WASHINGTON — Oct. 18, 2021 — The American Foundation for the Blind (AFB) today announced the Centennial Cohort of the Blind Leaders Development Program, named as such as AFB celebrates 100 years advocating on behalf of those who are blind or visually impaired throughout 2021. Launched in 2019, the program is designed to increase upward mobility and create meaningful leadership experiences for individuals who are blind or have low vision, and in the early or middle stages of their careers.
Through 2021 and 2022, 23 fellows who are blind or have low vision will receive extensive training in leadership, networking, communication, and other key skills to advance in their careers and to improve their effectiveness as leaders while they achieve higher levels of authority and influence. They will follow the Leadership Challenge curriculum, attend a leadership seminar at the 2022 AFB Leadership Conference, attend webinars twice per month, and be paired with a successful blind or visually impaired mentor, who will provide them with honest advice and feedback about what it takes to succeed in the workforce.
The Blind Leaders Development Program Centennial Cohort includes 11 male and 12 female fellows, in employment areas that span corporate, education, government, and non-profit sectors. The ages of the fellows range from 24 to 57 years old, with an overall median age of 39. Among these 23, ten hold master’s degrees, eight hold bachelor’s degrees, four hold either associate’s or a vocational degree, and there is one doctorate. States represented by the fellows include Kentucky, Ohio, California, Maryland, Washington, Colorado, Alabama, Arizona, New Jersey, Minnesota, New York, Michigan, and Missouri.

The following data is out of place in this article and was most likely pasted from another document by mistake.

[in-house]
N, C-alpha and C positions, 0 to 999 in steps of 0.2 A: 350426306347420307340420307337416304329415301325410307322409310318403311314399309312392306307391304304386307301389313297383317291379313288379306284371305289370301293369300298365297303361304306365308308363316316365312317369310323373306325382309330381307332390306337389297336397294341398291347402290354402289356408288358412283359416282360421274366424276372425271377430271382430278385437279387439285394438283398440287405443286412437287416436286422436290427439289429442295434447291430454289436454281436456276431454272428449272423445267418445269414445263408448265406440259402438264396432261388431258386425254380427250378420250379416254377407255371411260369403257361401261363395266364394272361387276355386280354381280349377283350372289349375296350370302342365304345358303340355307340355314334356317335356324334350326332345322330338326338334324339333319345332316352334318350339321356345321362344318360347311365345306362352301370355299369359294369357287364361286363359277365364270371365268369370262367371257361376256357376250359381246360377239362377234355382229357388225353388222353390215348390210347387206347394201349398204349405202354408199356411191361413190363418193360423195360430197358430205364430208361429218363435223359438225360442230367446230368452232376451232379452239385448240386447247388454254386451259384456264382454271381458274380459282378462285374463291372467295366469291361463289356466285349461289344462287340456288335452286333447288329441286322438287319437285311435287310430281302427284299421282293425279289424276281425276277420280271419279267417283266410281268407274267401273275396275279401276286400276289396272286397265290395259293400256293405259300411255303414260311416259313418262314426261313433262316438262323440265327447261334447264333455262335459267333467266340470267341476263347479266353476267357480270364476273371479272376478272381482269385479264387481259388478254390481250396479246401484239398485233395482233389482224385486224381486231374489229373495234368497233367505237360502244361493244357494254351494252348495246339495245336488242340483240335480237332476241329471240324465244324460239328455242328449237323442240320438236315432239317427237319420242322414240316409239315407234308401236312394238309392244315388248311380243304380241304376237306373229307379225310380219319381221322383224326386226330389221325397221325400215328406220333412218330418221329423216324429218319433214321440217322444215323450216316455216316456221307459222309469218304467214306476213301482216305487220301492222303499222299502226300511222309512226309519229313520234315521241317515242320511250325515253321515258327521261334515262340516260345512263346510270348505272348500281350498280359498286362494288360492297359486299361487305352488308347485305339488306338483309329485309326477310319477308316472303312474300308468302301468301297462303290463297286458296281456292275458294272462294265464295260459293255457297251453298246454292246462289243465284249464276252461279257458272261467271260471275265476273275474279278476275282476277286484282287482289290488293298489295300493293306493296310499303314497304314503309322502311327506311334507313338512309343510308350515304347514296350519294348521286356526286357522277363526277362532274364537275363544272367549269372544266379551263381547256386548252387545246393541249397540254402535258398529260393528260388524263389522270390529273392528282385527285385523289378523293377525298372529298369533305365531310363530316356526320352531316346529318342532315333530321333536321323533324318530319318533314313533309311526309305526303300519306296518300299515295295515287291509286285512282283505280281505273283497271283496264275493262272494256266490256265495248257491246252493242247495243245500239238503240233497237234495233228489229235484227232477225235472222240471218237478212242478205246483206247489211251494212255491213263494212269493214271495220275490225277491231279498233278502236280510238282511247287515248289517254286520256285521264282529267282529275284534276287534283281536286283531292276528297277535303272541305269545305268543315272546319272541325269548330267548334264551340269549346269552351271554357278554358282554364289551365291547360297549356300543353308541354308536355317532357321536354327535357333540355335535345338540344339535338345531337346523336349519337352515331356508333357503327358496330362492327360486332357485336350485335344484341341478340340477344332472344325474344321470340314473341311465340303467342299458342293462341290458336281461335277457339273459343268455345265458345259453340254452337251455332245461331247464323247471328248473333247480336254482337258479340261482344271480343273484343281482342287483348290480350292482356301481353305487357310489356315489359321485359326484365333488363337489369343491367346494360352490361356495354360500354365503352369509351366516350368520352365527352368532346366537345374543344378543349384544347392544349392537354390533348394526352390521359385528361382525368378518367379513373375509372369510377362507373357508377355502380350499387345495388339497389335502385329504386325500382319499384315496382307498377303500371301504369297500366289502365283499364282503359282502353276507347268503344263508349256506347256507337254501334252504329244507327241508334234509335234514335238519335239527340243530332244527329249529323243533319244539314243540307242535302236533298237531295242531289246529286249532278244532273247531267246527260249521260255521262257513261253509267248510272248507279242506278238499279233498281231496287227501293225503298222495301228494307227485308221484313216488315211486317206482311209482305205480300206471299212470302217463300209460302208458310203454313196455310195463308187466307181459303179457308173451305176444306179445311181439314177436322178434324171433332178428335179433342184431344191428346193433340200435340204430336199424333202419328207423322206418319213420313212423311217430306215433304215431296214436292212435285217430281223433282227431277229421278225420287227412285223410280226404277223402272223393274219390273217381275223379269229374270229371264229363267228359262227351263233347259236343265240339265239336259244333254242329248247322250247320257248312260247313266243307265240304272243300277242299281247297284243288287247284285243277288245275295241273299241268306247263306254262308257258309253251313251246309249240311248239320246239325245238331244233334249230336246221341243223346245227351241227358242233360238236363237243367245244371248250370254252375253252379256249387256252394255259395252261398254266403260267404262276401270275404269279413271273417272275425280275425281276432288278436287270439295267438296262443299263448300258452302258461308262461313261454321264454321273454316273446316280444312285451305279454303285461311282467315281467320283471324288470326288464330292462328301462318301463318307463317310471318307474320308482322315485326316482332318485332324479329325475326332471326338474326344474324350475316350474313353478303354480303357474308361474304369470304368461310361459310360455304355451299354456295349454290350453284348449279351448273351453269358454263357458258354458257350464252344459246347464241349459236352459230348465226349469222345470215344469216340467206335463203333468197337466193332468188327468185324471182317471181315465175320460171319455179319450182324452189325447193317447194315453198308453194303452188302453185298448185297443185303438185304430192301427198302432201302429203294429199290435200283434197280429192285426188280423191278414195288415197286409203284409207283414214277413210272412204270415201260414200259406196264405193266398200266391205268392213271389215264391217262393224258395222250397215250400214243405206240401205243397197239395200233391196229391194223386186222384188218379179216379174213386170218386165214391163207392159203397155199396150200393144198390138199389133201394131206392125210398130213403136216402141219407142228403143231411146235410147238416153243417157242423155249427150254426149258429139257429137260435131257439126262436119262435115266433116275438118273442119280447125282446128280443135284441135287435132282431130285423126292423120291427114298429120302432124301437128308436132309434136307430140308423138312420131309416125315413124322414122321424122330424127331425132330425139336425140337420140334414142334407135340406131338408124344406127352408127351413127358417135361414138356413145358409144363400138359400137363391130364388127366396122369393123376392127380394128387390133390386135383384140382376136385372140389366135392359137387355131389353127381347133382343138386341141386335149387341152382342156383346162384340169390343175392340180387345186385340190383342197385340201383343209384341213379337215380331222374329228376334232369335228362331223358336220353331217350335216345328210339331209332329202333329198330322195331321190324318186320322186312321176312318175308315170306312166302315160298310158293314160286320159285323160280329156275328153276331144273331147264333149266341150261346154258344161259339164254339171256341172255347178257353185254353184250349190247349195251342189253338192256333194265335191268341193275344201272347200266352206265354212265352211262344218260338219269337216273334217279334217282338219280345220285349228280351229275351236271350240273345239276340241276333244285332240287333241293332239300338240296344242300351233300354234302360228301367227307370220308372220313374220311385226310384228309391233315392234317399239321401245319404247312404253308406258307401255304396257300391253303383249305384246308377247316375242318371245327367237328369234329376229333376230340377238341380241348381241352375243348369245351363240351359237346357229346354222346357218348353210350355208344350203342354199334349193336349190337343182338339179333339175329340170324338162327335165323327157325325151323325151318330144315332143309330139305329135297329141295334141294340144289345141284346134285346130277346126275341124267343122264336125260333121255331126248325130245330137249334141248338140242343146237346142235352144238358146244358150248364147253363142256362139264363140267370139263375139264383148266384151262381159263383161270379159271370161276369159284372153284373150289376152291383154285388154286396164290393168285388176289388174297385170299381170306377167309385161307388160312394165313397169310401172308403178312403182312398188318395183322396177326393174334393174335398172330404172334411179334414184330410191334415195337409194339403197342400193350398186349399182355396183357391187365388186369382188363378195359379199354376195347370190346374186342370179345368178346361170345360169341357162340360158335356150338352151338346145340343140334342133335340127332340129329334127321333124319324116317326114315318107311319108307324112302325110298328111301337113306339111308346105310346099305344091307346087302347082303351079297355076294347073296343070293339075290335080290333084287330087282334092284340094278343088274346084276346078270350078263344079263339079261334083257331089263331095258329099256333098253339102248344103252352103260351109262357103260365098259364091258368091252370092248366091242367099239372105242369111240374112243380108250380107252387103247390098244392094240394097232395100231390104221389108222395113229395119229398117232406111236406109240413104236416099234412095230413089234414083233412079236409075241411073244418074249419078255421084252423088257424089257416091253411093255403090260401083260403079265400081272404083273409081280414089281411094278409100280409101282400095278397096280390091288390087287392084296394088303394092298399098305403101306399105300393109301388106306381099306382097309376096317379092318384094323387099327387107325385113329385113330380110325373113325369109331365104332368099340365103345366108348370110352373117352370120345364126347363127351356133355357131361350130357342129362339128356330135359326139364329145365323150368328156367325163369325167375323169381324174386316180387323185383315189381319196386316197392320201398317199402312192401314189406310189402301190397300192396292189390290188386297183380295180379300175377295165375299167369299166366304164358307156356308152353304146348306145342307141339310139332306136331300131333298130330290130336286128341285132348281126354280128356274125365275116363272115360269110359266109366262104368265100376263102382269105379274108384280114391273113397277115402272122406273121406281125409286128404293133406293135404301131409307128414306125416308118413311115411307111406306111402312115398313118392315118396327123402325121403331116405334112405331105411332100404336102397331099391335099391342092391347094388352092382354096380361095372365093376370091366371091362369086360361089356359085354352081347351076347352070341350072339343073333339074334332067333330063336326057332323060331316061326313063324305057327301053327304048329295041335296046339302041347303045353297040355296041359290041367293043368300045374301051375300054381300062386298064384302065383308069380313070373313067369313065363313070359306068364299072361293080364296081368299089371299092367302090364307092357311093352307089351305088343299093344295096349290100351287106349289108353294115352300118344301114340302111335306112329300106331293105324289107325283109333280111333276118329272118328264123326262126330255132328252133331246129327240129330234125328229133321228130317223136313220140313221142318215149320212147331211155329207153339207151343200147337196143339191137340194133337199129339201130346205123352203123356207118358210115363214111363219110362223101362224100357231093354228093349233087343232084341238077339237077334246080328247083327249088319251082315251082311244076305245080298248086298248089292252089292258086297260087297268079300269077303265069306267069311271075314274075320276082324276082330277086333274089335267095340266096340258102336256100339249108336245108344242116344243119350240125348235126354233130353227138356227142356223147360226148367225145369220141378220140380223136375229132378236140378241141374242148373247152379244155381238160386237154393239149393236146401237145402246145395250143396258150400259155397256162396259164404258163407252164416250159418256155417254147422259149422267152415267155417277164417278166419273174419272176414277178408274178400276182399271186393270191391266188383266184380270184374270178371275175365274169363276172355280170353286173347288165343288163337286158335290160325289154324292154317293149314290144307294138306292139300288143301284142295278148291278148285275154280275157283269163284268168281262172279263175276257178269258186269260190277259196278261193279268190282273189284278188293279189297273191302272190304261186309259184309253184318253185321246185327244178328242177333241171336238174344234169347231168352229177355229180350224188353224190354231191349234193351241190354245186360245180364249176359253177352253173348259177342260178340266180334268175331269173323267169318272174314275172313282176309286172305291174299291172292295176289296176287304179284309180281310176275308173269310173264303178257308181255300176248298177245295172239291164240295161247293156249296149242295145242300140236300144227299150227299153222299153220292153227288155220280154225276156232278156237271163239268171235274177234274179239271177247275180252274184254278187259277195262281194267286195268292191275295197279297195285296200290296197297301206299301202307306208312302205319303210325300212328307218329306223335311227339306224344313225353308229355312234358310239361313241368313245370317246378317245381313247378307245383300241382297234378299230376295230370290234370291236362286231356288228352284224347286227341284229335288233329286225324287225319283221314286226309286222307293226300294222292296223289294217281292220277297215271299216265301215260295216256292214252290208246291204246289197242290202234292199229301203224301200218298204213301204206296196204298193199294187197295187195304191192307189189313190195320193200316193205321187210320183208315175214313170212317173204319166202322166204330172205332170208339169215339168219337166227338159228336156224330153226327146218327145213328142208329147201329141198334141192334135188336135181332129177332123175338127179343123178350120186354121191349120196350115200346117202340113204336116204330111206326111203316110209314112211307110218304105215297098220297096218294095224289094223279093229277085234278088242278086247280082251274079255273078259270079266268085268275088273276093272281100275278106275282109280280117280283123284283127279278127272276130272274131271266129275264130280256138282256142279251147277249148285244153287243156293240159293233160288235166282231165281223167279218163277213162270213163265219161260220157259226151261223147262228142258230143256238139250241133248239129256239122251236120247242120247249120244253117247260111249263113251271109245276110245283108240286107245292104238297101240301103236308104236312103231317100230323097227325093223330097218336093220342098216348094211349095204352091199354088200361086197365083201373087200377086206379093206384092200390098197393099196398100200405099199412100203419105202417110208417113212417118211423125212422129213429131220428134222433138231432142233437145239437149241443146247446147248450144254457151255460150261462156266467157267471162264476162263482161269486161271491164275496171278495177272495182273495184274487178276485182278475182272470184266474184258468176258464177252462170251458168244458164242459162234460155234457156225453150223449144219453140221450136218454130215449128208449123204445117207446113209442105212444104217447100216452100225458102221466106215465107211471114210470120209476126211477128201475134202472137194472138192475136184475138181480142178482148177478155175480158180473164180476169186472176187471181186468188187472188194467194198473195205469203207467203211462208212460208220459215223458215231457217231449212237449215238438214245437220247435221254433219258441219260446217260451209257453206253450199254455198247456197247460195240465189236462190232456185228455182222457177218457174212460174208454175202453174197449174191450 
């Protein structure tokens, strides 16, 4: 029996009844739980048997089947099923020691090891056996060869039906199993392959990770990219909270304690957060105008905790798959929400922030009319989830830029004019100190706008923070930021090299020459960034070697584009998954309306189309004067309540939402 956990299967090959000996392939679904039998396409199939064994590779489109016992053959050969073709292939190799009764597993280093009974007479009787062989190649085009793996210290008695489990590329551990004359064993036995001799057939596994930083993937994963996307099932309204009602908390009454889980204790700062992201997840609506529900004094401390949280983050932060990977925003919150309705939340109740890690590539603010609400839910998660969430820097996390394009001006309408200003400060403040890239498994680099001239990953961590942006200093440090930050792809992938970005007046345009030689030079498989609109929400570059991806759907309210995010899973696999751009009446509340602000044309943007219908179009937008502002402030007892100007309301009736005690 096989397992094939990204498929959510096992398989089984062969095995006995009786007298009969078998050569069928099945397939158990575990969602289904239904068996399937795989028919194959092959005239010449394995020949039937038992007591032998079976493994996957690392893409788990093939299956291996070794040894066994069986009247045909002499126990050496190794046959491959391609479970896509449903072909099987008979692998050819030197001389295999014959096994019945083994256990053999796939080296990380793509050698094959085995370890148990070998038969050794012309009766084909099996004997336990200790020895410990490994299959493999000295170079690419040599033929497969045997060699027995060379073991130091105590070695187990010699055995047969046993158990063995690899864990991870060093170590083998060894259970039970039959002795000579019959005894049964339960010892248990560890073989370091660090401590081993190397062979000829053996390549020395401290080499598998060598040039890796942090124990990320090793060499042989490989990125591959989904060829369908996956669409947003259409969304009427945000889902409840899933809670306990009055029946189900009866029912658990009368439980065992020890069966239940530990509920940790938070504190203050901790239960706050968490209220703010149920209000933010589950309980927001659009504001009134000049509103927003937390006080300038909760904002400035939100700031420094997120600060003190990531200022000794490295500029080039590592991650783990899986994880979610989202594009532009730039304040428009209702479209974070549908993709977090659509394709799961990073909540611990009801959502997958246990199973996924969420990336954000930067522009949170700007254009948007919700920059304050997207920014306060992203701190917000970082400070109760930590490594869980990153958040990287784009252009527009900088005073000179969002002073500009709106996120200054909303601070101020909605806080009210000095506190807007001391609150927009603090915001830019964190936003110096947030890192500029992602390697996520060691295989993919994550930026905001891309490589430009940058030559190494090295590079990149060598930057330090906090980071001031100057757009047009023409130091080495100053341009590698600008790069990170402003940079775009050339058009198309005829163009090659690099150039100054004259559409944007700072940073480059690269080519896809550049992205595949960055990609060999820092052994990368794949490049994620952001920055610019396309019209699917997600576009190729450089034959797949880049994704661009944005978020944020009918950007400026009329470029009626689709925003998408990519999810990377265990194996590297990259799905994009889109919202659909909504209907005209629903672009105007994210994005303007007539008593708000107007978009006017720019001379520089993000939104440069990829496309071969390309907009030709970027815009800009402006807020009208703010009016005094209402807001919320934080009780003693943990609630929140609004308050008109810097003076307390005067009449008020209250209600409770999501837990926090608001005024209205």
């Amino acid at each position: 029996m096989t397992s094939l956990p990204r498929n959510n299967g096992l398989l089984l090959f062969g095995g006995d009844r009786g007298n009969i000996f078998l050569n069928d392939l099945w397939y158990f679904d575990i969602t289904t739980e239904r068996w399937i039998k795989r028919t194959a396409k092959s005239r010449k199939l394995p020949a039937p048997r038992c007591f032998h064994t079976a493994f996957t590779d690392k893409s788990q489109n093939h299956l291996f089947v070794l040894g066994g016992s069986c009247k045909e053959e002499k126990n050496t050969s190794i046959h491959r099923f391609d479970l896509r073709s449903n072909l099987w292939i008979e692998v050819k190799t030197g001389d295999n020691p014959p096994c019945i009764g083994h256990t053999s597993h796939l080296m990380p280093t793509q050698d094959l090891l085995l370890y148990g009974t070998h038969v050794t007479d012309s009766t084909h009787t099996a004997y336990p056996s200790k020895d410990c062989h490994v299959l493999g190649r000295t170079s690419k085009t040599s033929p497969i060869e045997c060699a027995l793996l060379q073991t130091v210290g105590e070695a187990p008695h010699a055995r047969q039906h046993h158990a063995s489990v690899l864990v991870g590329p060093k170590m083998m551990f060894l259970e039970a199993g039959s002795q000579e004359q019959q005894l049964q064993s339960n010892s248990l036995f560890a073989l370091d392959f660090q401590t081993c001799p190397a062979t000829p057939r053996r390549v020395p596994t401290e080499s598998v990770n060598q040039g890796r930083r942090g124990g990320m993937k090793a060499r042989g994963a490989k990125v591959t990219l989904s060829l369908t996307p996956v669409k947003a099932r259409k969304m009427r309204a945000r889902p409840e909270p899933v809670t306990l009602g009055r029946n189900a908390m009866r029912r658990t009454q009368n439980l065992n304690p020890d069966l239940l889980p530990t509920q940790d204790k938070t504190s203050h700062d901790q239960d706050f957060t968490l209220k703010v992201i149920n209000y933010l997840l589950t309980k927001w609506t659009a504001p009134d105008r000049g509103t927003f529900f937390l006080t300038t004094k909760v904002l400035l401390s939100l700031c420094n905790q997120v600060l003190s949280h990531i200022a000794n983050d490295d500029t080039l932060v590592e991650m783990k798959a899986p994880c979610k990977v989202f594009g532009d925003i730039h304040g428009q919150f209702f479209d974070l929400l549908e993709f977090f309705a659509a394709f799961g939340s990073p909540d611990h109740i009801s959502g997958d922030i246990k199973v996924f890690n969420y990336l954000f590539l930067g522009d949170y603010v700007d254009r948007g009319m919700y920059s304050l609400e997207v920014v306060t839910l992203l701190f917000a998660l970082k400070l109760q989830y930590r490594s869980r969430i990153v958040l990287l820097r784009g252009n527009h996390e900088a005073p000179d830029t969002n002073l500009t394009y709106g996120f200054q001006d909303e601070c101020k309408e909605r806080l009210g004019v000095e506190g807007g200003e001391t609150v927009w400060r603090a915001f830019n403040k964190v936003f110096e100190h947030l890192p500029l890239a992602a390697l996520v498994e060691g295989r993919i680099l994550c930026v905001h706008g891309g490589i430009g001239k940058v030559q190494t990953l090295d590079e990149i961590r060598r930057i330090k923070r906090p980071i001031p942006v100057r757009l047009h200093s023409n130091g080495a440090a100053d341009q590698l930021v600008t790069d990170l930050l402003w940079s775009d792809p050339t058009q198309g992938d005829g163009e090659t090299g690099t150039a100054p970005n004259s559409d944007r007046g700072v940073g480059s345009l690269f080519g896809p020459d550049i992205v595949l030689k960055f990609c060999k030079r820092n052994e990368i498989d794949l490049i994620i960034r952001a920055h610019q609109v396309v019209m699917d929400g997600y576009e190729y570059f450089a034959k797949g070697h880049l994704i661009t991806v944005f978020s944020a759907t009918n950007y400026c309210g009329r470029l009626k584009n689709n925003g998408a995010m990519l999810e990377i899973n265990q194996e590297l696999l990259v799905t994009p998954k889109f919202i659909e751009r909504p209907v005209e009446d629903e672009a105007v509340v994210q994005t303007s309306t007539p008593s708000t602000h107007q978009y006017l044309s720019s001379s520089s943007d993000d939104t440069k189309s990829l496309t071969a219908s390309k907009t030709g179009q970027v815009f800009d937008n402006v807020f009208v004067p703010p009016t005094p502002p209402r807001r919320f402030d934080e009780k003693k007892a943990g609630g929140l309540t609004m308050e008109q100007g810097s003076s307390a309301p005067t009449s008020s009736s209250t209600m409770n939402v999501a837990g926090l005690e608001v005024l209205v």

Studies suggest that the benefits of hiring people with disabilities include improvements in profitability (profits and cost-effectiveness, turnover and retention, reliability and punctuality, employee loyalty, company image), competitive advantage (diverse customers, customer loyalty and satisfaction, innovation, productivity, work ethic, safety), and inclusive work culture, to name just a few. Yet, few blind and visually impaired Americans are in top levels of leadership in the workforce. The Blind Leaders Development Program is designed to increase upward mobility and create meaningful leadership experiences for talented individuals who are blind or have low vision.
“The changing landscape of employment today is uniquely positioned to offer blind and visually impaired leaders more opportunities to become influencers in the workforce,” said AFB’s Neva Fairchild, who oversees the program. “The timing of our kickoff — during National Disability Employment Awareness Month — should bring attention to what employers have to gain by promoting people with vision loss into leadership roles, thereby helping to make the workplace more inclusive.”
The Blind Leaders Development Program is made possible thanks to the Llura Gund Workforce Inclusion Fund, through a generous challenge grant from philanthropist Gordon Gund in honor of his beloved wife, the late Llura “Lulie” Gund. AFB supporters can contribute by visiting AFB.org/InclusionFund.
About the American Foundation for the Blind
Founded in 1921, the American Foundation for the Blind (AFB) is a national nonprofit that creates a world of no limits for people who are blind or visually impaired. AFB mobilizes leaders, advances understanding, and champions impactful policies and practices using research and data. AFB is proud to steward the Helen Keller Archive, maintain and expand the digital collection, and honor the more than 40 years that Helen Keller worked tirelessly with AFB.